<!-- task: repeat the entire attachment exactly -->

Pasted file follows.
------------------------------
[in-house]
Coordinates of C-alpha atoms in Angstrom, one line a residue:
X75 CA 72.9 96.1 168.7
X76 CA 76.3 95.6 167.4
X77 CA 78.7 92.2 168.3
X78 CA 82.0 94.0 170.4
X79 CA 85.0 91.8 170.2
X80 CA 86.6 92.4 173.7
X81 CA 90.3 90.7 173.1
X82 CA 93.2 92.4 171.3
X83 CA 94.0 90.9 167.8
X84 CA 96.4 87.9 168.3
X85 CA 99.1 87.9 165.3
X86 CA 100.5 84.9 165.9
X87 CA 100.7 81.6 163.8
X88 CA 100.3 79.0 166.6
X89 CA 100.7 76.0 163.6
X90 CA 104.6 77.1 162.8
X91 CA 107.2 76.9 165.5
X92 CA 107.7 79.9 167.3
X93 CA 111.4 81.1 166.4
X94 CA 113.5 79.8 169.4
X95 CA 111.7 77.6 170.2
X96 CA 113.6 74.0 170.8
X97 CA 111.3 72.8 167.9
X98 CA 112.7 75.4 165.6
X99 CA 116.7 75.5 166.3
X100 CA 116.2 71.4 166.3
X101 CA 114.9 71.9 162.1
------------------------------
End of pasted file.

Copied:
[in-house]
Coordinates of C-alpha atoms in Angstrom, one line a residue:
X75 CA 72.9 96.1 168.7
X76 CA 76.3 95.6 167.4
X77 CA 78.7 92.2 168.3
X78 CA 82.0 94.0 170.4
X79 CA 85.0 91.8 170.2
X80 CA 86.6 92.4 173.7
X81 CA 90.3 90.7 173.1
X82 CA 93.2 92.4 171.3
X83 CA 94.0 90.9 167.8
X84 CA 96.4 87.9 168.3
X85 CA 99.1 87.9 165.3
X86 CA 100.5 84.9 165.9
X87 CA 100.7 81.6 163.8
X88 CA 100.3 79.0 166.6
X89 CA 100.7 76.0 163.6
X90 CA 104.6 77.1 162.8
X91 CA 107.2 76.9 165.5
X92 CA 107.7 79.9 167.3
X93 CA 111.4 81.1 166.4
X94 CA 113.5 79.8 169.4
X95 CA 111.7 77.6 170.2
X96 CA 113.6 74.0 170.8
X97 CA 111.3 72.8 167.9
X98 CA 112.7 75.4 165.6
X99 CA 116.7 75.5 166.3
X100 CA 116.2 71.4 166.3
X101 CA 114.9 71.9 162.1